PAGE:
How to Choose Your First Guitar

One of the biggest concerns I hear from parents and potential buyers is how to choose:

• An instrument that will last

• An instrument that is right for ones particular needs

I hope to take some of the mystery away from buying your first guitar as it’s my belief that finding a beginners guitar is fairly easy.  Finding that second guitar, or the guitar you are going to play with on a professional basis, is a bit more difficult.  It’s then you really have to learn about the subtle nuances of tone, projection, and feel.  These are very subjective elements and it is helpful to have had the experience of playing other instruments to come up with a choice that is right for you.

The Good News

Well really, it’s all good news. The lower priced guitars, mandolins, and banjos of today are far superior to the instruments I began with in the 60’s.  Then you had to have great concern for the “action” (the height of the strings above the metal frets on the guitar neck fingerboard) as well as strength of construction.

We have all seen yard sale guitars whose tops are “bellied” or raised in a convex fashion, whose bridges (where the strings attach to the main body) are pulling off, whose tuning machines don’t work, and whose necks are warped and/or separating from the body.  Quite often these were old “cheapo’s”, but I won’t name names because there are exceptions to every rule.  And every now and then I find an old Sears Silvertone, or Harmony guitar that plays pretty well.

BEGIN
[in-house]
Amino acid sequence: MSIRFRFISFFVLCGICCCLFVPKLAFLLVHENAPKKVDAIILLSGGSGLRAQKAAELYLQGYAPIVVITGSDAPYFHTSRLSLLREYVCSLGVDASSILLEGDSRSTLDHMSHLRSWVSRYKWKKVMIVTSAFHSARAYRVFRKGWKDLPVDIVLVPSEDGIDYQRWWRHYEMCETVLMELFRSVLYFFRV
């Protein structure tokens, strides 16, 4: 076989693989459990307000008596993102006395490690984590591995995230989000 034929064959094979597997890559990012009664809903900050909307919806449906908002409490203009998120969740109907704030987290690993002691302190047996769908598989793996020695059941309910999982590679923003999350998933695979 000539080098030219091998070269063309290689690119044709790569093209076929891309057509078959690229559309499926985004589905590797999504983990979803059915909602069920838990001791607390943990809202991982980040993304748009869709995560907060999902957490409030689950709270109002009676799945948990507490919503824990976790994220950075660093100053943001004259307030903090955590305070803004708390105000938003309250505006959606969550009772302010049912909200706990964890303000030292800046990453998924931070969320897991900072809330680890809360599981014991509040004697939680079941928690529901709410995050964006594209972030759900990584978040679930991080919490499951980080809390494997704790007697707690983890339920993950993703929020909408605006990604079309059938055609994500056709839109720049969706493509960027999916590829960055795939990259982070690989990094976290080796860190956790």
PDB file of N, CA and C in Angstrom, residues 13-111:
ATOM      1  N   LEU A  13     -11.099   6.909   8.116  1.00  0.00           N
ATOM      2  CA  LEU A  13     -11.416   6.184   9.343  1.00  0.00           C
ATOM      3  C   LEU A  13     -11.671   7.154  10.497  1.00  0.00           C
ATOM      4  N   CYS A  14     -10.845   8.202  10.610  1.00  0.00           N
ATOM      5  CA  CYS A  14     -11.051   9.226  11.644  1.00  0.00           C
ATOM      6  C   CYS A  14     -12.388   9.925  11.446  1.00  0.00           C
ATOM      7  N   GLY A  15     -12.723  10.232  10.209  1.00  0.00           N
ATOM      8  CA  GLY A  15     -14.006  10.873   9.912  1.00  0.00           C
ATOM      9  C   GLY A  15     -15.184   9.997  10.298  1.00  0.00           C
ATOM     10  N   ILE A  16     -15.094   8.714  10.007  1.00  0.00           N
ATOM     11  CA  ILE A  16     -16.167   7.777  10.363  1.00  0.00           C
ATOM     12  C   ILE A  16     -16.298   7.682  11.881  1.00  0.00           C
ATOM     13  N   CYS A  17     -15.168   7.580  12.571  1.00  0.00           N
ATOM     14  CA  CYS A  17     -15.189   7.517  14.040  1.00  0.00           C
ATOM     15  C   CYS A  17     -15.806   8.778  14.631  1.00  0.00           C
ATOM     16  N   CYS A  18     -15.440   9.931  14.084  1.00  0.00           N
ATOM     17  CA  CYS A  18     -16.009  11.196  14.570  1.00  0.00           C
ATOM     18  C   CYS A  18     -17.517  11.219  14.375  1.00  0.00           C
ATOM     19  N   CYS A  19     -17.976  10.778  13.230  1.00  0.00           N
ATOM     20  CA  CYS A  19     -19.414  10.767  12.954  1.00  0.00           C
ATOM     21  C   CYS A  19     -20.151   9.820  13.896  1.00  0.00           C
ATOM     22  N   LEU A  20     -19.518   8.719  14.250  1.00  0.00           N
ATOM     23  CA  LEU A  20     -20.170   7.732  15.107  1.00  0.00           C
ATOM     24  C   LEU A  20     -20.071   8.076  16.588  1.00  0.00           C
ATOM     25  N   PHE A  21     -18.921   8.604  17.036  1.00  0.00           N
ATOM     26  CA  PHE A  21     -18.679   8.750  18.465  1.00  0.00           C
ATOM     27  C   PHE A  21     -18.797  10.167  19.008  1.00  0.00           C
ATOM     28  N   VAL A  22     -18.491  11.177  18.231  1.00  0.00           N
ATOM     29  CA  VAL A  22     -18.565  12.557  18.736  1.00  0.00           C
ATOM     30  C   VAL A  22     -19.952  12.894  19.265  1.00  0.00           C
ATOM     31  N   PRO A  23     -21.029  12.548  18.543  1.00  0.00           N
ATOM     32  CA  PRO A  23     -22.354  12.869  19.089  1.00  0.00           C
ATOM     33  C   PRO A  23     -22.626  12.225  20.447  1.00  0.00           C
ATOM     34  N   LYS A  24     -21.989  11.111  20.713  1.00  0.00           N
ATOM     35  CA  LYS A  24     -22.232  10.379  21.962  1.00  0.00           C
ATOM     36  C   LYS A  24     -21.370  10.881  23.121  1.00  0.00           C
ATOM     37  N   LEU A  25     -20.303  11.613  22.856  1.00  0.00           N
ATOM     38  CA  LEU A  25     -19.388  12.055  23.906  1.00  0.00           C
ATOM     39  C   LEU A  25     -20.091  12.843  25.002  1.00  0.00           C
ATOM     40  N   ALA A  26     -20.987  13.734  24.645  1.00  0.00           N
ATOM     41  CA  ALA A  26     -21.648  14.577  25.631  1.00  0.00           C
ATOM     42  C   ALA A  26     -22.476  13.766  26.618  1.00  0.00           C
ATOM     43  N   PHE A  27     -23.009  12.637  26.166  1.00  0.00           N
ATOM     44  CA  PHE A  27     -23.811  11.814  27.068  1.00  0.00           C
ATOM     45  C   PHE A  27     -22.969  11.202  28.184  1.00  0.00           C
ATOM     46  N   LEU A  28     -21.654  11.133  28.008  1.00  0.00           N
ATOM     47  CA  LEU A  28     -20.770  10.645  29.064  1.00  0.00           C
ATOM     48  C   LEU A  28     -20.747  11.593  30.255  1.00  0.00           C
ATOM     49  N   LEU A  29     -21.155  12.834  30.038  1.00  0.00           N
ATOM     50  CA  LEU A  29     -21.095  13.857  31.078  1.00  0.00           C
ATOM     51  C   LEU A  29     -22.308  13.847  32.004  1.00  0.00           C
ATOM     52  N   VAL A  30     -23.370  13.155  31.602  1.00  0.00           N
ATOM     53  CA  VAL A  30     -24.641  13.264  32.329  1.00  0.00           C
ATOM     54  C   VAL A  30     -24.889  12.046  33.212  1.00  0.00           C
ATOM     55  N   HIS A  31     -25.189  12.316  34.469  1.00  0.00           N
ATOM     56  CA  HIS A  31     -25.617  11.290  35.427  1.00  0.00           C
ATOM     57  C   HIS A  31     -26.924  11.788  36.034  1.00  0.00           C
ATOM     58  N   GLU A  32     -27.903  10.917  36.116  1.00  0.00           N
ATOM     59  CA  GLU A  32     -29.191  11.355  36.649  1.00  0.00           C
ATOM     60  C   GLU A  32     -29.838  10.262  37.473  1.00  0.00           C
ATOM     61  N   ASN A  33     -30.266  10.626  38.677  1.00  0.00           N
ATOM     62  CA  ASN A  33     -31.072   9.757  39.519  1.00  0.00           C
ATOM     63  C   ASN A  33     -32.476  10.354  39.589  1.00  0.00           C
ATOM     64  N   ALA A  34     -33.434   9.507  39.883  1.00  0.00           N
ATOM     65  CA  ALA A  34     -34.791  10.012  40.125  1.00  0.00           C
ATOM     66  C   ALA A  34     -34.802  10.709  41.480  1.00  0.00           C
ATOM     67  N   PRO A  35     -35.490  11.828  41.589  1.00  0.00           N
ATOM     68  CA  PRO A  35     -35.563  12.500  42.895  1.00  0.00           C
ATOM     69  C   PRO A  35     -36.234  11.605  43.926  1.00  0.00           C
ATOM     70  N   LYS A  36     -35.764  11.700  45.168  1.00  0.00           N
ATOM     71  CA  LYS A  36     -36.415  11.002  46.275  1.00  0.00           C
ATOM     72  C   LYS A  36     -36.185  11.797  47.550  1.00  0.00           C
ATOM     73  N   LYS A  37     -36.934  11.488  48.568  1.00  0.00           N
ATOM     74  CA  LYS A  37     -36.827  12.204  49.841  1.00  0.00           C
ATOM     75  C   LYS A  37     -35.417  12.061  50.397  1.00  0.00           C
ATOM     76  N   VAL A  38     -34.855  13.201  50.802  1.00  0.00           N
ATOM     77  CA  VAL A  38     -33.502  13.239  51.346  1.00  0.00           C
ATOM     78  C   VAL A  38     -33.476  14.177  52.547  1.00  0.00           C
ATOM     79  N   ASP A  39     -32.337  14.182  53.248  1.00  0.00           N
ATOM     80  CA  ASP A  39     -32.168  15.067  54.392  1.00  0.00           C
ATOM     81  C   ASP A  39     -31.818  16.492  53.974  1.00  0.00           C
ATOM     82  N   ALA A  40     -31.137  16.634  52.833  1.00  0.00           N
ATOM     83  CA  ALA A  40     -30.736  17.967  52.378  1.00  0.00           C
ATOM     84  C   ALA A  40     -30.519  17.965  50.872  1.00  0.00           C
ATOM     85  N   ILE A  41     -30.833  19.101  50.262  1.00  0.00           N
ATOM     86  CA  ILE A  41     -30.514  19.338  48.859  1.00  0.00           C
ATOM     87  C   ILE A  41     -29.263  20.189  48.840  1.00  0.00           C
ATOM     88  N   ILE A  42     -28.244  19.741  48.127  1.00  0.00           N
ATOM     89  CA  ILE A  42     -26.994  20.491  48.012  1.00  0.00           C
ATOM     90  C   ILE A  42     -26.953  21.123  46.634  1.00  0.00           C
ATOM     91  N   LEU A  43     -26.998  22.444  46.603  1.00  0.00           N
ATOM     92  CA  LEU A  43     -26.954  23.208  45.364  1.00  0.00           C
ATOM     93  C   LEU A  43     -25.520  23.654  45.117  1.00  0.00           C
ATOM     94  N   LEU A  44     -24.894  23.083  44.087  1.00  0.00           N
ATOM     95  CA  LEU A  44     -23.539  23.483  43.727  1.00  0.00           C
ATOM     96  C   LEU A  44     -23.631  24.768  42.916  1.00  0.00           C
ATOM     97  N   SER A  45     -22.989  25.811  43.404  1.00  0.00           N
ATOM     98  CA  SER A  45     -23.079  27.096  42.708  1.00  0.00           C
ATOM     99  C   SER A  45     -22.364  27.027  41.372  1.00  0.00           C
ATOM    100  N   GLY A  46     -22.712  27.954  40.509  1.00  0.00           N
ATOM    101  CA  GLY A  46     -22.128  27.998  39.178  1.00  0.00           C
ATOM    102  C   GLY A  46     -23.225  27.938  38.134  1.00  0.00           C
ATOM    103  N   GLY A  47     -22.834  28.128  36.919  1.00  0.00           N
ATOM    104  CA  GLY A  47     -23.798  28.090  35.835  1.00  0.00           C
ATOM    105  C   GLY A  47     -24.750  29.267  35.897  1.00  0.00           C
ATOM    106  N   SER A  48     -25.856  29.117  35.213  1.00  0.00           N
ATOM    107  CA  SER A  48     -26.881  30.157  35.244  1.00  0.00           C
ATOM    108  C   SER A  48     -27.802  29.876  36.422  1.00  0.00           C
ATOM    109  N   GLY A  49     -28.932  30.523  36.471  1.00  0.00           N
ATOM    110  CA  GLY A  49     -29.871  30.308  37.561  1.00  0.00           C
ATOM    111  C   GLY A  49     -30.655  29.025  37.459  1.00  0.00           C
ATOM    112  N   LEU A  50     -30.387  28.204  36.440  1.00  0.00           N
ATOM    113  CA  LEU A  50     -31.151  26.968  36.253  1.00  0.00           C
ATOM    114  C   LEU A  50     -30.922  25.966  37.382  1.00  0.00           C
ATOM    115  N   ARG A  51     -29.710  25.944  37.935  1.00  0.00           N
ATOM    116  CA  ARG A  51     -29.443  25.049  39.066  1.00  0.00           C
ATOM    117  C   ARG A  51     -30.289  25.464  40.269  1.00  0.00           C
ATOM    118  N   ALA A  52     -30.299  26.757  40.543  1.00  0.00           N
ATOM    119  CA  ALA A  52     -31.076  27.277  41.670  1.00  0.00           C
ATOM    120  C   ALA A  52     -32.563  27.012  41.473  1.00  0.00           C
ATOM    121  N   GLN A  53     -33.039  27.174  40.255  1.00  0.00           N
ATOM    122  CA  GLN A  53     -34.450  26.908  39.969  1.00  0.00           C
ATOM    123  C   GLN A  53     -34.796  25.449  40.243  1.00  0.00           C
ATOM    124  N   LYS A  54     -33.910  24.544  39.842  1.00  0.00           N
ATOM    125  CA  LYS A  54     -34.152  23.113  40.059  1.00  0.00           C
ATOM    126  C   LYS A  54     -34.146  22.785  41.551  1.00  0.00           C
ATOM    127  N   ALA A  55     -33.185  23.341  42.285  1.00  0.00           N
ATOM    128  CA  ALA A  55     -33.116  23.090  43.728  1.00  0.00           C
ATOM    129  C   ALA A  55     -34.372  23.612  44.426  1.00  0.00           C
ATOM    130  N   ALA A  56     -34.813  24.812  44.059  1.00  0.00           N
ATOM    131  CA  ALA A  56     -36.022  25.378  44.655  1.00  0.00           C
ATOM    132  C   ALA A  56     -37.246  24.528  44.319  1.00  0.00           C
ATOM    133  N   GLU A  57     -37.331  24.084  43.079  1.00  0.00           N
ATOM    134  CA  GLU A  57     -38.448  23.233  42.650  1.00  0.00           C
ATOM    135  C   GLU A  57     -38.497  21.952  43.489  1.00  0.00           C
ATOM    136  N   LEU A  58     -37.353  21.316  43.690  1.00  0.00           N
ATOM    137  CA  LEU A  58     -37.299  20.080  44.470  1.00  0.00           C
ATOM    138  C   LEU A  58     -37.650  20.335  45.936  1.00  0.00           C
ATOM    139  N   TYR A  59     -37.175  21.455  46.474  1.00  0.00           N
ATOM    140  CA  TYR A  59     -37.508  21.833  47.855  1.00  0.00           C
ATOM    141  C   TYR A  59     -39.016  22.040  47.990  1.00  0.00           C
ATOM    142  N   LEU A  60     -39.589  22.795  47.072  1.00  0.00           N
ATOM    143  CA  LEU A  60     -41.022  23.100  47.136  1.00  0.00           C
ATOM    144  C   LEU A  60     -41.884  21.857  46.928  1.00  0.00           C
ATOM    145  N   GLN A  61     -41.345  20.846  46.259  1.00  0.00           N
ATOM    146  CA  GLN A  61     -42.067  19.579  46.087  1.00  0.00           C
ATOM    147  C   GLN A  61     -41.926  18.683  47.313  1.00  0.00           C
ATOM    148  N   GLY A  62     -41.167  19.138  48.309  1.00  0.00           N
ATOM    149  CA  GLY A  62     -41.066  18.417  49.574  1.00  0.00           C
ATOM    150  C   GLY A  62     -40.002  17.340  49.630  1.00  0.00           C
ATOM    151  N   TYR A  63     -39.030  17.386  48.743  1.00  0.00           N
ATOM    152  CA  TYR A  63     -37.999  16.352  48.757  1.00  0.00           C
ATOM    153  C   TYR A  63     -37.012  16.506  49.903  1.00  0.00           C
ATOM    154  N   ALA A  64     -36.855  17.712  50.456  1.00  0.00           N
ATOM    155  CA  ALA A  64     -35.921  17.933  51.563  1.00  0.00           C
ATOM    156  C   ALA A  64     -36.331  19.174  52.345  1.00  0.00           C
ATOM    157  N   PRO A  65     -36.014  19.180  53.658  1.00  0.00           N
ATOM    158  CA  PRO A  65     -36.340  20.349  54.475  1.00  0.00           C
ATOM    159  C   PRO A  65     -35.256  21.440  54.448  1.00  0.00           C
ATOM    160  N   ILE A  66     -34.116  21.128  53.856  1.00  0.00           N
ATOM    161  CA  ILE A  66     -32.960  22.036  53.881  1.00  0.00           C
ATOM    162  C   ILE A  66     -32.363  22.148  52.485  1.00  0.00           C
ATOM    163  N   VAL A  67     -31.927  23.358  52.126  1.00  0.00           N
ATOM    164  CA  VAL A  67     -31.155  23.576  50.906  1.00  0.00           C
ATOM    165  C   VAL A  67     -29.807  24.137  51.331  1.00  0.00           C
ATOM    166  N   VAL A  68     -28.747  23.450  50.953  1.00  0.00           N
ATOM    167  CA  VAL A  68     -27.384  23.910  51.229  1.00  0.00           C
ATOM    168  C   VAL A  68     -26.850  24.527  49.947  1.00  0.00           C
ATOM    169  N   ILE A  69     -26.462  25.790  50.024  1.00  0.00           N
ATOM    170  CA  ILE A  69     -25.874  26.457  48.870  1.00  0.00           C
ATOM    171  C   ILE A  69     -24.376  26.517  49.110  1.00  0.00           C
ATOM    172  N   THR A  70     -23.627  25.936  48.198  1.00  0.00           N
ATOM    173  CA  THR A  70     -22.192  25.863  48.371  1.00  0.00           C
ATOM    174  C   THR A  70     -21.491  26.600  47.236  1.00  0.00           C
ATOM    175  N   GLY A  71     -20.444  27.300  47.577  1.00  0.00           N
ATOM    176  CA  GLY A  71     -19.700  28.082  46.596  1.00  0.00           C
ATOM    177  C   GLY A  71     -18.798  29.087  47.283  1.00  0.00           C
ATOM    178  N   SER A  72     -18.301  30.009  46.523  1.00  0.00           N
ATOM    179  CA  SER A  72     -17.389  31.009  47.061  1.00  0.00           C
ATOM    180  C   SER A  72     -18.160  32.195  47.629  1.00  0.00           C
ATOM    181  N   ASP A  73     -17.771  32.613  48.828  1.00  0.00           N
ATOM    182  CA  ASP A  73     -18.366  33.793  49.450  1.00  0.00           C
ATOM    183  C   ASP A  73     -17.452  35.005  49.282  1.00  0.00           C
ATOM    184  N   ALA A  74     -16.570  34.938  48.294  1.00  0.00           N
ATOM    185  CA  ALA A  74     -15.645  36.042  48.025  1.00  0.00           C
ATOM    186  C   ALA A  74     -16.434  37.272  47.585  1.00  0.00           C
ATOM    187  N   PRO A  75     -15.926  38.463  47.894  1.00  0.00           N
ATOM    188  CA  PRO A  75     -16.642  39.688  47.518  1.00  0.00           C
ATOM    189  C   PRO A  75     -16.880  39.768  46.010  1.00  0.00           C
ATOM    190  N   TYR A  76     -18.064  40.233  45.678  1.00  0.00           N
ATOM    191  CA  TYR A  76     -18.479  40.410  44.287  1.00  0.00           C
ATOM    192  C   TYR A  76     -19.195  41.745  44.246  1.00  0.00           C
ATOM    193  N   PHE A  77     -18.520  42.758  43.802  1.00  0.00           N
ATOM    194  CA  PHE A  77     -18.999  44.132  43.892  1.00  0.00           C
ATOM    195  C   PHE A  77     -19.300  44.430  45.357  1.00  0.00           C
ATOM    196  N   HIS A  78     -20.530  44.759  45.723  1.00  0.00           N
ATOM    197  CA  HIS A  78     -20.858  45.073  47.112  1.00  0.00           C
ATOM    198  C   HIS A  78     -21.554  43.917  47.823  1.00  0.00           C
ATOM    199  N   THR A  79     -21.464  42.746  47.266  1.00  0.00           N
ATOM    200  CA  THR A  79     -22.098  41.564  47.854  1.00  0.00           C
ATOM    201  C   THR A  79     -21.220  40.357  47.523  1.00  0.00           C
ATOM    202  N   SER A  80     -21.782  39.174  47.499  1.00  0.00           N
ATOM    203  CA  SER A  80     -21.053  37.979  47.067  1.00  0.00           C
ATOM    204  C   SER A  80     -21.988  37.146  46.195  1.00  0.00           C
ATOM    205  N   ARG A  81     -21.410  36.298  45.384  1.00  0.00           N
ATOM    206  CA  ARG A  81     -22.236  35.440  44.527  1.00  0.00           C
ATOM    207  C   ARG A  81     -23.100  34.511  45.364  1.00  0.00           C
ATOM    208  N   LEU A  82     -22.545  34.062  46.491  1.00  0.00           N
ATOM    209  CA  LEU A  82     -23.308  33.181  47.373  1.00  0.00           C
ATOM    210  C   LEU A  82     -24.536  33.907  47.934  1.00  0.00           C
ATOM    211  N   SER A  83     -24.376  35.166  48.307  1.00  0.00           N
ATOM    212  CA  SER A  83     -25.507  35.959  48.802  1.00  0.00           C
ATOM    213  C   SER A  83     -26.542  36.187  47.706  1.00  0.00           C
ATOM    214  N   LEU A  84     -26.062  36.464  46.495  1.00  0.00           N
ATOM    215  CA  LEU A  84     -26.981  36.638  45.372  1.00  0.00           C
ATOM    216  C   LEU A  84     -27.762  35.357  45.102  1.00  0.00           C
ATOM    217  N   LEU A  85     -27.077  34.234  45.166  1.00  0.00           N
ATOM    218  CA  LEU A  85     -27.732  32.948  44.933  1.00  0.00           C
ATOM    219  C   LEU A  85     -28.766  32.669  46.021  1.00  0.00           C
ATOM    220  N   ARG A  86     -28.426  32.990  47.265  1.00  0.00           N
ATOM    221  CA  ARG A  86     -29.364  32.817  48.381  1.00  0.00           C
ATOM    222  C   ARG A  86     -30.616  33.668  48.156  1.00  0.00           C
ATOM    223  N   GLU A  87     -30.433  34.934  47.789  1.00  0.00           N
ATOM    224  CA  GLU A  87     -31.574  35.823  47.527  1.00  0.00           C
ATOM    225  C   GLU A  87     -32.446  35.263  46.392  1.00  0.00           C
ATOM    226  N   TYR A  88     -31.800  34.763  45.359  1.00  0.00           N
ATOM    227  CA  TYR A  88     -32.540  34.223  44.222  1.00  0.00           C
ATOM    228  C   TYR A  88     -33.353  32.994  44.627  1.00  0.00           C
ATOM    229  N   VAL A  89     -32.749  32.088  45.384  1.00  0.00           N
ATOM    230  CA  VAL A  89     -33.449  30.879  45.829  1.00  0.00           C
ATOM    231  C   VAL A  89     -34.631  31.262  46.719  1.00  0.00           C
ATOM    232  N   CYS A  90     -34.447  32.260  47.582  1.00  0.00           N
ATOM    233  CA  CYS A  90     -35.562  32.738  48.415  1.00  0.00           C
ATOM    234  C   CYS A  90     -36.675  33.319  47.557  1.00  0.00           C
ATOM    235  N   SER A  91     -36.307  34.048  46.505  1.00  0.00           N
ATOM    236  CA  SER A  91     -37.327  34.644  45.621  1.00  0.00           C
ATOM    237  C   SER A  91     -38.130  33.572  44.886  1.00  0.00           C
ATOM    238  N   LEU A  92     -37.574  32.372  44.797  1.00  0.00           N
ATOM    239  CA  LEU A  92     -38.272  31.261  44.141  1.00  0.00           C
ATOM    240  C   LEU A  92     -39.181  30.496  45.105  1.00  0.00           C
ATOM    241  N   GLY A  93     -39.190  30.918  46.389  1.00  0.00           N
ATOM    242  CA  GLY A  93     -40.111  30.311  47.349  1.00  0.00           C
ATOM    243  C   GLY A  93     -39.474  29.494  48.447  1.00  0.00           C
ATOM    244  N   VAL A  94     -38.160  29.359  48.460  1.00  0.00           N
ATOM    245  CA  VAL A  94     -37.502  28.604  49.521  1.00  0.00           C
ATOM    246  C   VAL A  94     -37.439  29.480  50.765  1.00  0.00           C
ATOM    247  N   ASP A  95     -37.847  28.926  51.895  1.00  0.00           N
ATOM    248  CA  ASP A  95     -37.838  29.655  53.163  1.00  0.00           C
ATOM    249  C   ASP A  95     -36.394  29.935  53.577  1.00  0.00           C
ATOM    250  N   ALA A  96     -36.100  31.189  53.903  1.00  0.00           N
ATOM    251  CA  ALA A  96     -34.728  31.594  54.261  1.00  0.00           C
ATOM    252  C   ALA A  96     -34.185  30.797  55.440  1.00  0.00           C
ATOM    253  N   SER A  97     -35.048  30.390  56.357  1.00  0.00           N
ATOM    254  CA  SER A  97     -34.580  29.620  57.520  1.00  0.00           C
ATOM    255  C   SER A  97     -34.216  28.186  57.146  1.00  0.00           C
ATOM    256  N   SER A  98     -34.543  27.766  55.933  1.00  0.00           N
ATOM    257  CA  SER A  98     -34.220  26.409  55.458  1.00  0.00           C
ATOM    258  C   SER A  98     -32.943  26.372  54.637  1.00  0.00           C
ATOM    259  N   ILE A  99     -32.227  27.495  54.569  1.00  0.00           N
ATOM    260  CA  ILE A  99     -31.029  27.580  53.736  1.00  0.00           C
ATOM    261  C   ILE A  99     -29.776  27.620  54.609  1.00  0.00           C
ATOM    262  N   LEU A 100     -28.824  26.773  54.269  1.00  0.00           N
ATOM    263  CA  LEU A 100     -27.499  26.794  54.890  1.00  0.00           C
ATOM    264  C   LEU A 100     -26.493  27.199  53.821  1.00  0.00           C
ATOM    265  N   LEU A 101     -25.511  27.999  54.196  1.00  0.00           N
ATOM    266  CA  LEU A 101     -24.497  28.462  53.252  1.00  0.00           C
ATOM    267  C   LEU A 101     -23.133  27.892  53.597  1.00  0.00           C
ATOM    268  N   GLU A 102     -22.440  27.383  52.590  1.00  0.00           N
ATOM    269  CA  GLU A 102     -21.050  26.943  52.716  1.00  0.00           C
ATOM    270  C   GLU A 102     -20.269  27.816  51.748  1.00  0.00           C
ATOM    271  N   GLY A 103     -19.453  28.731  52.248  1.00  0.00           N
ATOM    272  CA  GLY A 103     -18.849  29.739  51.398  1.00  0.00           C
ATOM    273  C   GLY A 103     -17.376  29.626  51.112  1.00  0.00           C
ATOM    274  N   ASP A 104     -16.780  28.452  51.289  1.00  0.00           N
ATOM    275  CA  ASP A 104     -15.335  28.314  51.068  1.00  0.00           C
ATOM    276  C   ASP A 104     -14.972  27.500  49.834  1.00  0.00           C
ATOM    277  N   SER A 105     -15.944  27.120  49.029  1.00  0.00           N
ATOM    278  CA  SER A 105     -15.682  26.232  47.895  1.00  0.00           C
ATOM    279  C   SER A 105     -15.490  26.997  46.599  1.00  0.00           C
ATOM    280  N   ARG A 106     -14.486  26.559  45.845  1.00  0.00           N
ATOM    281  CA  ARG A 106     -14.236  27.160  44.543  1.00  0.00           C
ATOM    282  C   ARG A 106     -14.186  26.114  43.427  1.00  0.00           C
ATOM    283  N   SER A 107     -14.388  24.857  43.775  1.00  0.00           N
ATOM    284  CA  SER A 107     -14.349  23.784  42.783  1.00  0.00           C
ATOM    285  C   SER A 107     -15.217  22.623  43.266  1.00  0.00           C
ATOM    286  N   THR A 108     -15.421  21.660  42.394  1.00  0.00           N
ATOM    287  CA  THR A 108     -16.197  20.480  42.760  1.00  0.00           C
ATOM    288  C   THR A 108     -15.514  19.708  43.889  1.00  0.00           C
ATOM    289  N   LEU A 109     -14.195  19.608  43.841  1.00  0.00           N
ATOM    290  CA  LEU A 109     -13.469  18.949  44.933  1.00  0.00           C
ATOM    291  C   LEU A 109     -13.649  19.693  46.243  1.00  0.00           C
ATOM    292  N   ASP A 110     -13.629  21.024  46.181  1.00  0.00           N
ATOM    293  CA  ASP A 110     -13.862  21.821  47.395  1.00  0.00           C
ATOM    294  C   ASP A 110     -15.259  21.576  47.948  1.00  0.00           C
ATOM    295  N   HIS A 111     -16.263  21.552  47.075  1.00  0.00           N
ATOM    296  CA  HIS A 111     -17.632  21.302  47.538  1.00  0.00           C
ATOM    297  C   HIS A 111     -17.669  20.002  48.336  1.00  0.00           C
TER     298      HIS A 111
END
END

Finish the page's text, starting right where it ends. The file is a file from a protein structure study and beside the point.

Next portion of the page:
So, if the “action”or string height is too high, the instrument will be much more difficult to play.  I generally measure the height of the strings where the neck joins the body.  A distance of 1/8th to 3/16th” is ideal. Some folks prefer their “action” higher or lower though.  It’s a matter of personal preference.  Acoustic instruments will usually demand higher action than electric guitars.  Generally speaking, acoustic guitar strings are also heavier than strings on an electric.  This means more pressure on the fingers.  If you are just starting as a beginner, you will need to practice and toughen up the ends of your fingers.  Please be patient. The classical guitar is a bit different.  It uses nylon rather than steel strings. The nylon is a bit easier on your fingers, but the tone of the classical is a bit different than the steel string guitar.  It is usually softer and more quiet.  The action is sometimes just a tad higher than on the steel string, and the neck is wider.  So, if you have very small hands, the classical guitar may be a bit tough. One of the foundations of my site is to show that there are many characteristics to musical instruments, but no absolutes.  What is right for you, what feels good for you, is what is important. Today’s guitars are made fairly well.  Long gone are the days when the Japanese are making bad cheap guitars. They became very skilled. Then, the cheaper instruments came out of Korea and Taiwan.  Then they got good, and India, China, and Malaysia took over.  The result is that they are all fairly well made.  I got in a bunch of Takamine Jasmine guitars recently that are made in Malaysia, and they were constructed very well.  Granted, they were all plywood, but hey, what do you expect?  The real story here is that they function well, and comparatively speaking, are far superior in action height and playability than the beginning instruments I had when I was a kid.  Another positive thing about plywood is that it tends not to crack or split.  Instruments made of solid wood, while usually superior in tone, show a higher tendency to do that (i.e. if the wood is not seasoned properly before being used in construction). So, generally speaking, the strength of construction has improved greatly, and the plywood bodies make it a great choice as an instrument to take on the road, picnic, or the cookout.  Plywood can take more punishment.